For the first time since we had arrived the sky was clear blue, perfect for getting into an inzy-weeny sized plane (5 seater) to fly from Wellington to Picton where we would start the walk! For most of the 25 min flight I was desperately trying to concentrate on the awe inspiring scenery unfolding below us as we passed over the Cook Strait and then the Malborough sounds. Blue, calm water snaked around steep hills and islands covered in thick green forest.
As Picton came into view we were only just above the tops of the hills. The plane twisted with every gust of wind. I was convinced the plane was about to do a full 180 degrees flip! The other passengers had obviously sneakily done a few practice flights as the hysteria only seemed to be coming from my seat… We landed at Picton ‘airport’ (a small shed) and I tried to get my stomach out of my mouth and back to where is should be. I have done a couple of light aircraft flights before, but clearly I am now a fully developed nervous flyer, I have no idea how this condition started, it must be age!!! We met up with Claire and Mike, 2 old friends of Jason whom would be our ‘tramping companions'( tramping is the Kiwi word for walking/hiking rather than the practice of spotting tramps..) for the next 5 days.
Loaded down with enough food for a small village we set off on the boat to the start of the walkway. Tramping is incredibly organised here – our bags were collected each morning and taken by boat to our next destination. Thank God for that! With another blue sky above us (blimey that’s 2!) we set off along the track, winding up, down and around the hills through lush coastal forest. The first part involved a very steep climb but the tantilising flashes of blue visible through the Fern trees and the views at the top made it worthwhile. 5 hours later we arrived at the ‘resort’ – a few cabins by the water which were really peaceful. Still with some energy to burn we amused ourselves with table tennis and swing ball competitions.
Day 2 began with a chat to a local Llama whilst sipping my flask of green tea. We passed through farmland and into an area of pristine coastal forest. It reminded me of rainforest, with exotic looking hanging vegetation, huge ferns and palms creating a canopy for most of the way. Occasionally we would pop out and be greeted by a stunning view of majestic hills rising out of the sounds. It felt like we had entirely left civilization behind, we saw barely anyone on the track. You might wonder what we talked about for all those hours of walking everyday. Well we developed into some kind of ‘mobile debating team’ discussing every issue you could think of.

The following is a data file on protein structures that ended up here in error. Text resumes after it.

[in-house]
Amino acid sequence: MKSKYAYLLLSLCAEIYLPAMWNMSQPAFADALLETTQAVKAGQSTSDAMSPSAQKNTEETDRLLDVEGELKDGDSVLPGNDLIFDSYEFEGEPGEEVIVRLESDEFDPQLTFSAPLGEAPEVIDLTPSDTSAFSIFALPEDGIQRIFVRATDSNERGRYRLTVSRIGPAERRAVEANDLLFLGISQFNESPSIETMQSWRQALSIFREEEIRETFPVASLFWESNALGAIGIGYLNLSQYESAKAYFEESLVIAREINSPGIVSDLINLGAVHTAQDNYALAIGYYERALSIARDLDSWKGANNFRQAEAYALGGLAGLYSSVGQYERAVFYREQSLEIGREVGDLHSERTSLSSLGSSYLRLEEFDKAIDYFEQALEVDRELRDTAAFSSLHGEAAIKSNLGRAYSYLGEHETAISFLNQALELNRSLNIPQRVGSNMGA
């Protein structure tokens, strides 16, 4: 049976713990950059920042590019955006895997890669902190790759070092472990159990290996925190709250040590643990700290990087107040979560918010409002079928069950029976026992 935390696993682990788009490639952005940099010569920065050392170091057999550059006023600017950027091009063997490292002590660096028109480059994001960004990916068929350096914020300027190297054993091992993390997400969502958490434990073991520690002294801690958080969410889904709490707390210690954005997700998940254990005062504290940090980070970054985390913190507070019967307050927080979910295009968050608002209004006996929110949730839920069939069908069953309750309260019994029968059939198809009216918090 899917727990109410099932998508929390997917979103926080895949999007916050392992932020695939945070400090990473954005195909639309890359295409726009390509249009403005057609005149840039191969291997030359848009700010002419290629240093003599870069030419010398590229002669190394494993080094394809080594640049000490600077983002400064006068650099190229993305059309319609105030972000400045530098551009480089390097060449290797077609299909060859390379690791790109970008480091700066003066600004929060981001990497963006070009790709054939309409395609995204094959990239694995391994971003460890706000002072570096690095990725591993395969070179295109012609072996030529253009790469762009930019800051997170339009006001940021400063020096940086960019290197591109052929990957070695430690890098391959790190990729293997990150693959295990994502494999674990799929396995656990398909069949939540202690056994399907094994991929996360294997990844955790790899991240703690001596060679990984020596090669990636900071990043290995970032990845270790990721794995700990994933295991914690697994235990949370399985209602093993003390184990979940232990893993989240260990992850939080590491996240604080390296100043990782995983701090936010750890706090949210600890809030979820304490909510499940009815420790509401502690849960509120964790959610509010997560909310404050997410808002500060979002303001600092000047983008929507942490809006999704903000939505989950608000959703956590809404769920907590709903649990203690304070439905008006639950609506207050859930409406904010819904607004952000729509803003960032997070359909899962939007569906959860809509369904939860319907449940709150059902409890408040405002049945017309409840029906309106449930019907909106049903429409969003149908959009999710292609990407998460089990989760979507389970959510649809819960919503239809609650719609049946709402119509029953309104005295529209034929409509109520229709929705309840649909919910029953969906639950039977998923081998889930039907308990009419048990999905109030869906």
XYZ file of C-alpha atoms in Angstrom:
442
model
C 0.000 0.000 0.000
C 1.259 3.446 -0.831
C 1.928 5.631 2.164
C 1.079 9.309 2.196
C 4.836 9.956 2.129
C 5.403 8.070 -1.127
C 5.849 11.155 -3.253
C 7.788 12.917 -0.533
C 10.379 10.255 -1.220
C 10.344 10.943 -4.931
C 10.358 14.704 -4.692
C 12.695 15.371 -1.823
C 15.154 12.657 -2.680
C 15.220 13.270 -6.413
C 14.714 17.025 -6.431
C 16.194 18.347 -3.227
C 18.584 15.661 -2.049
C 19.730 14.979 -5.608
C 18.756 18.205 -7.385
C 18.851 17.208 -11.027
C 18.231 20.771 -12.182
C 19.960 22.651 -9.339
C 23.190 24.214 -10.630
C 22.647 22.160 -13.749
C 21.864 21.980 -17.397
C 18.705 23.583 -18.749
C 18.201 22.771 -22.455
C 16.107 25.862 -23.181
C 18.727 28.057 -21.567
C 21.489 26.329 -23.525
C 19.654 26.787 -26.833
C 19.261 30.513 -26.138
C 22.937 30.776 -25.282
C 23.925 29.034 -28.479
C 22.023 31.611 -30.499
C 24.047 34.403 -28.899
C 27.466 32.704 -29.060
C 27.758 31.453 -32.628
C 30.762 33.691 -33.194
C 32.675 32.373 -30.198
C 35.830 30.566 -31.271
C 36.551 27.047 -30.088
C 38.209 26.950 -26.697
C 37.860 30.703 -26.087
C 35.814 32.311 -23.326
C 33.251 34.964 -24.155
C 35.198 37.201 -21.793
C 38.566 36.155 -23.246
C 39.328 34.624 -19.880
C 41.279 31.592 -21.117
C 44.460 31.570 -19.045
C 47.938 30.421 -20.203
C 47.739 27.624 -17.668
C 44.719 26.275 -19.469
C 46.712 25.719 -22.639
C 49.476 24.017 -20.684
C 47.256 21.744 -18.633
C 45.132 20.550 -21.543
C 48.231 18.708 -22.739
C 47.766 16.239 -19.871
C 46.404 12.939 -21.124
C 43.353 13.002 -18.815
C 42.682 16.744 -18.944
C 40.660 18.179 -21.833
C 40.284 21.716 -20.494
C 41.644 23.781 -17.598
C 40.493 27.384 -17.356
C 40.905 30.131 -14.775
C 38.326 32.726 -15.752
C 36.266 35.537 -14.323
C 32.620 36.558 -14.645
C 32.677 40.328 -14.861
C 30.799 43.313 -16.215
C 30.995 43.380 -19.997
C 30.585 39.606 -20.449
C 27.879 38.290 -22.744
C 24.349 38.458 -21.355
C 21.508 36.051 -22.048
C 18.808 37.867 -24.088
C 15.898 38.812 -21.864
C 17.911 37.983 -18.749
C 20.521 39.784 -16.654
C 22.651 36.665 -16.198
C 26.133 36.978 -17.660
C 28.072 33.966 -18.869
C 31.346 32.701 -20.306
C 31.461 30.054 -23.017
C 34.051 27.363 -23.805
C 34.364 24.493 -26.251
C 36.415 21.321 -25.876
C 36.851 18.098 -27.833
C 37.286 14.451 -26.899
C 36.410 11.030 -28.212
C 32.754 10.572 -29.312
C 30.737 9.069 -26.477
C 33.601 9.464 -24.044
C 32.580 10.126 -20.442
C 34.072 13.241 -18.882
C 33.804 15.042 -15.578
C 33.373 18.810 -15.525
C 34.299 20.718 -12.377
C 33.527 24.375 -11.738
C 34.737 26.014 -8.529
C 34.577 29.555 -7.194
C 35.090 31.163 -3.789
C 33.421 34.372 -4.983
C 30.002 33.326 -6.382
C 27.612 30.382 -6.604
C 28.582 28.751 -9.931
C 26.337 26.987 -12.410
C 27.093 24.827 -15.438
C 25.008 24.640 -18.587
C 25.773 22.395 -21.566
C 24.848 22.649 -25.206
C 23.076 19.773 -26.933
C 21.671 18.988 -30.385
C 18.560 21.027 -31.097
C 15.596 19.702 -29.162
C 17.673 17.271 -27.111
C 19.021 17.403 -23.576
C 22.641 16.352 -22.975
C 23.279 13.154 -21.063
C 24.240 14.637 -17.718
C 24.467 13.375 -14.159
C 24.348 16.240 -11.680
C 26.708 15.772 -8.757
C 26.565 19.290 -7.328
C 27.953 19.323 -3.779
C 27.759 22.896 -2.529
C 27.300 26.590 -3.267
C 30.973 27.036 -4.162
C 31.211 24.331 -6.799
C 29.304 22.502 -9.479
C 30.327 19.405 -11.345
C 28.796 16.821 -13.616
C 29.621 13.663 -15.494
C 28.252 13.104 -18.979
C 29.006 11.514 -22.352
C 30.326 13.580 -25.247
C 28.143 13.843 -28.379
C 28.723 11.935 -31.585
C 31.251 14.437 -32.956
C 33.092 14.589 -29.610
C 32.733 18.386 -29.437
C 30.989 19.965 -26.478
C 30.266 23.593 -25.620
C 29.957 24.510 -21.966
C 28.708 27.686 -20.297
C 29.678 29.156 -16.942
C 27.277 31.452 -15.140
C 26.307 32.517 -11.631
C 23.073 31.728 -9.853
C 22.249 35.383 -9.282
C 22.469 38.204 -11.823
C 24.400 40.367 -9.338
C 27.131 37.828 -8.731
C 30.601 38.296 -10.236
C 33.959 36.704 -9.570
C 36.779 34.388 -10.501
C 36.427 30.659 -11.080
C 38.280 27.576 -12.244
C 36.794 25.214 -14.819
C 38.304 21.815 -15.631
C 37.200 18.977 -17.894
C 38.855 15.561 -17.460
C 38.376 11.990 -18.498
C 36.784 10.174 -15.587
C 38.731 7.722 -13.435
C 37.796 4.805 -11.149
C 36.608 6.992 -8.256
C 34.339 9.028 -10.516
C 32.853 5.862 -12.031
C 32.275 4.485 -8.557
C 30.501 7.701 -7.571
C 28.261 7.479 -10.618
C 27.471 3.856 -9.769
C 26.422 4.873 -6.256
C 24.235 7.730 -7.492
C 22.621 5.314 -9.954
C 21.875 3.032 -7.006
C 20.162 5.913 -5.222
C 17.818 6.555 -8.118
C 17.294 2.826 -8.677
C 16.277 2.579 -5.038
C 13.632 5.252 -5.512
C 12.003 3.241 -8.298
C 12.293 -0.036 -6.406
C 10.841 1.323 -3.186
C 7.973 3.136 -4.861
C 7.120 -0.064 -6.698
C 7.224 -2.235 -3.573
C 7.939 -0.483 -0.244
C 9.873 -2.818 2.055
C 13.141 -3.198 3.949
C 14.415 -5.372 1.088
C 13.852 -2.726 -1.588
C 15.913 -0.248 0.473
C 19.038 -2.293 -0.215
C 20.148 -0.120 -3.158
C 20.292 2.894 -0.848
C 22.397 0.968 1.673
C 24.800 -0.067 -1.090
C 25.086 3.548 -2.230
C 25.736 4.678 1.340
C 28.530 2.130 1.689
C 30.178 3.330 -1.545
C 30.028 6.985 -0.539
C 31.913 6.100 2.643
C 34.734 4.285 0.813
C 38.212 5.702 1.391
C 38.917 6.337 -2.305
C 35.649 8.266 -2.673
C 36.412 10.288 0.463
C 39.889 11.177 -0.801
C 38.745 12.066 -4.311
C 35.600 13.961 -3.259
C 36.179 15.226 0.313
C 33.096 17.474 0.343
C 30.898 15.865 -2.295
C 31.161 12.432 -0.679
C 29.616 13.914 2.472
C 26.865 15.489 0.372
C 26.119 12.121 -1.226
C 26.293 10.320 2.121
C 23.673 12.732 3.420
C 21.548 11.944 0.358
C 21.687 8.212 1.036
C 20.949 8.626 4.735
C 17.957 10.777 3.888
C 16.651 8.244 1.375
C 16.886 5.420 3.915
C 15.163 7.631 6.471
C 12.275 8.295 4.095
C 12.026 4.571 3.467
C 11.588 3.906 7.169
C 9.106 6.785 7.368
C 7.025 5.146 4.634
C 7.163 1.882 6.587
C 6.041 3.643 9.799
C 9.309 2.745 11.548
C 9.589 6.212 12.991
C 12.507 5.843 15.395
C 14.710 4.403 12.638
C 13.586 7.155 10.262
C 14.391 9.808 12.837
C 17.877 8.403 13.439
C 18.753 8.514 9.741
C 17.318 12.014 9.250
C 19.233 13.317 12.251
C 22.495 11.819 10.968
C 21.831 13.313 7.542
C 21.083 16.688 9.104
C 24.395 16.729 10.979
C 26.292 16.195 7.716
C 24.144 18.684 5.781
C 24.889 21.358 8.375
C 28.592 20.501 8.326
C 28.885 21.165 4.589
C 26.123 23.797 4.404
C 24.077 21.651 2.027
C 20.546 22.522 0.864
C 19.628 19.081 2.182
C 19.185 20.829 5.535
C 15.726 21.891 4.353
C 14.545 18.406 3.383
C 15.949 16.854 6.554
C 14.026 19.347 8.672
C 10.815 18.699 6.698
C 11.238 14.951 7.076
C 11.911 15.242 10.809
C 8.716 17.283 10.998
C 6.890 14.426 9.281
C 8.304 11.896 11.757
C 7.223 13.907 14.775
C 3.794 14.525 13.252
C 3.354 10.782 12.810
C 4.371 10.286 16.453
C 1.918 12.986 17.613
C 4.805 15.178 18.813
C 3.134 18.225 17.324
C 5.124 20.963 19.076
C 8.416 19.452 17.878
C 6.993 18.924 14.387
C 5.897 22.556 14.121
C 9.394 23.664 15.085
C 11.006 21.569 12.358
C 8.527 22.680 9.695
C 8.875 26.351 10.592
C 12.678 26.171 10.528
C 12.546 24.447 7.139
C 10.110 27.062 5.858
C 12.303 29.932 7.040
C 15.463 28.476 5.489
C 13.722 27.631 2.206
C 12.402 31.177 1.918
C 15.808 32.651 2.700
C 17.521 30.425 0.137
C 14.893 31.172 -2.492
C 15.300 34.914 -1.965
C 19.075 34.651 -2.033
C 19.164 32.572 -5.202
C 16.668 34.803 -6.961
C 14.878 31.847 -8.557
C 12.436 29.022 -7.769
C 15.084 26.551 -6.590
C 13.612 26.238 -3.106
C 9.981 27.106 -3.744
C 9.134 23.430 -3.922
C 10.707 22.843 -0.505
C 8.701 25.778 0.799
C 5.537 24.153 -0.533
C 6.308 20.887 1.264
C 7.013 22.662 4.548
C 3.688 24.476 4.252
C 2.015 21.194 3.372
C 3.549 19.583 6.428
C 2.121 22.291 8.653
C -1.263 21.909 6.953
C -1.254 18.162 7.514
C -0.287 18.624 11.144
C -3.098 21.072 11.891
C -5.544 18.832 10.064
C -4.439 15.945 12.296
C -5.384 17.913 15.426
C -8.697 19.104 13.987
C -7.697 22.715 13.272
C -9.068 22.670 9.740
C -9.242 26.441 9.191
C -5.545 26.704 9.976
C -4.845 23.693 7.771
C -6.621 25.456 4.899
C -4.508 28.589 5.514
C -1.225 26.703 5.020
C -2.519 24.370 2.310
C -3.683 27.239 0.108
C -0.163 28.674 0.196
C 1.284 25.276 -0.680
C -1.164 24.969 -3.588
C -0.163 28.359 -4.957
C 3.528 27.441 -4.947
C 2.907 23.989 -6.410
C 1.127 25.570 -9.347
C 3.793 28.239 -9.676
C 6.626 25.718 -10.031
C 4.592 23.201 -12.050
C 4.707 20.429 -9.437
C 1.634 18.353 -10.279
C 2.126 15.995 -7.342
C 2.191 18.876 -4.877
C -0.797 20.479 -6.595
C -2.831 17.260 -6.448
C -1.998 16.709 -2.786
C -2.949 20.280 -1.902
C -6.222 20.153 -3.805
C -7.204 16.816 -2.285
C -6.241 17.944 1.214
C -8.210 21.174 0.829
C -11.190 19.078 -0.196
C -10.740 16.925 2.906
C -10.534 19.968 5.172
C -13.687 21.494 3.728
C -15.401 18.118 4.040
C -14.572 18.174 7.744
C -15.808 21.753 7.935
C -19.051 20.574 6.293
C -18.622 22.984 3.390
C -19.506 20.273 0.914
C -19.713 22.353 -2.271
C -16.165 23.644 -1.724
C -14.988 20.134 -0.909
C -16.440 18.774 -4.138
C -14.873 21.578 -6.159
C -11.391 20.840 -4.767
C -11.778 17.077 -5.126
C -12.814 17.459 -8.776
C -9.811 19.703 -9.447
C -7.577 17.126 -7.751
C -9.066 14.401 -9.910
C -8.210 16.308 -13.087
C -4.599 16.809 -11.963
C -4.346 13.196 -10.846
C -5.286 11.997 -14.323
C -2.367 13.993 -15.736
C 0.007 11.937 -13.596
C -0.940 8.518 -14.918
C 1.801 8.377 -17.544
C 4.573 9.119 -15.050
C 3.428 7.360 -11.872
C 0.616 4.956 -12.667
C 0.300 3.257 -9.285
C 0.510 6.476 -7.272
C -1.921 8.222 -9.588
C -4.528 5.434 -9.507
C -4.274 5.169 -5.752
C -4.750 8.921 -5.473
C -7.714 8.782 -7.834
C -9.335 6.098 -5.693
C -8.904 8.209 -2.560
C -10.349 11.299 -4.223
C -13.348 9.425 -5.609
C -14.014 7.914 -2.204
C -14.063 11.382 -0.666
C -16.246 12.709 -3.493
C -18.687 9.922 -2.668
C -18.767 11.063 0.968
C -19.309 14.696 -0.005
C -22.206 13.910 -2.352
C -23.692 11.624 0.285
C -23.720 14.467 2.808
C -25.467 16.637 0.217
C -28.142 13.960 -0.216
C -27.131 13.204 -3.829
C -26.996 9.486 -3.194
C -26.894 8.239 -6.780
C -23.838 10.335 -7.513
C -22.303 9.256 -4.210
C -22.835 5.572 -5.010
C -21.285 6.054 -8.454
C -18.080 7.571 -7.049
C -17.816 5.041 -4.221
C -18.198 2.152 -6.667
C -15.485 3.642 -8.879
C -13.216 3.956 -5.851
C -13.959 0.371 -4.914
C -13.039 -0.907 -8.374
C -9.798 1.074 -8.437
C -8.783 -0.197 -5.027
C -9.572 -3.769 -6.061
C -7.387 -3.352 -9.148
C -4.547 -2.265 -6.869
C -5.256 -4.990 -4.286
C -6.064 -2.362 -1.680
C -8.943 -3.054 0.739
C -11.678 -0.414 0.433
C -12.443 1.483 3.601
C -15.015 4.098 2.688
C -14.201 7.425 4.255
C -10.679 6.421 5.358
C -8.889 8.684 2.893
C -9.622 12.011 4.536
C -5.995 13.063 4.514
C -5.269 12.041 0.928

Day 3 began just as it ended: wet. Spirits were ok as we left in the pouring rain, but as we got more and more soaked and the rain refused to stop we just wanted to arrive! From what we could make out amongst the mists we were walking on top of a ridge which would have had great views of the countryside either side. We even climbed to a lookout (stupidly but there’s always hope!) and saw nothing but mist (see photo). A couple of hours later we turned off the track onto a ‘steep side track’ which we knew led to our accommodation for the next 2 nights. The sign on the main track read ‘ only experienced trampers should attempt this’. No kidding! It was no more than a thin hardly discernable path down an almost vertical forest. The ground was covered in mud, leaves and tree roots making it a complete slip-fest. As Claire and I contemplated how on earth we were would make it down we realised we had totally lost Mike and Jason. Simultaneously we also realised we had already lost the ‘track’ markers and were now scrambling randomly down the hill. We refused to belive the boys would have left us and not waited… After 2 hours of downhill slides and uphill scrambles up and over several valleys, we, and the 2.5 tones of mud which had attached itself to our clothes, arrived at a sign saying ‘Welcome to the Bay of Many Coves Resort’. The resort is brand new and in an amazing position – cabins built right into the steep hillside on stilts. Even our ‘cheap seats’ at the top were so luxurious inside we couldn’t believe it, complete with mink blankets!
NZ weather is more changeable even than English and on the last day we hiked under a clear blue sky again as the sun made a 24 hour guest appearance. We climbed up yet another steep hill and then walked along a peninsula with spectacular views over the sounds from either side. The deep green of the Kenepuru sounds was so still it looked like glass, and the broccoli covered hills formed penninsulas and islands in every direction. At 3.30pm we reached the end of the track and by this time my body was not best pleased with the unexpected over exertion.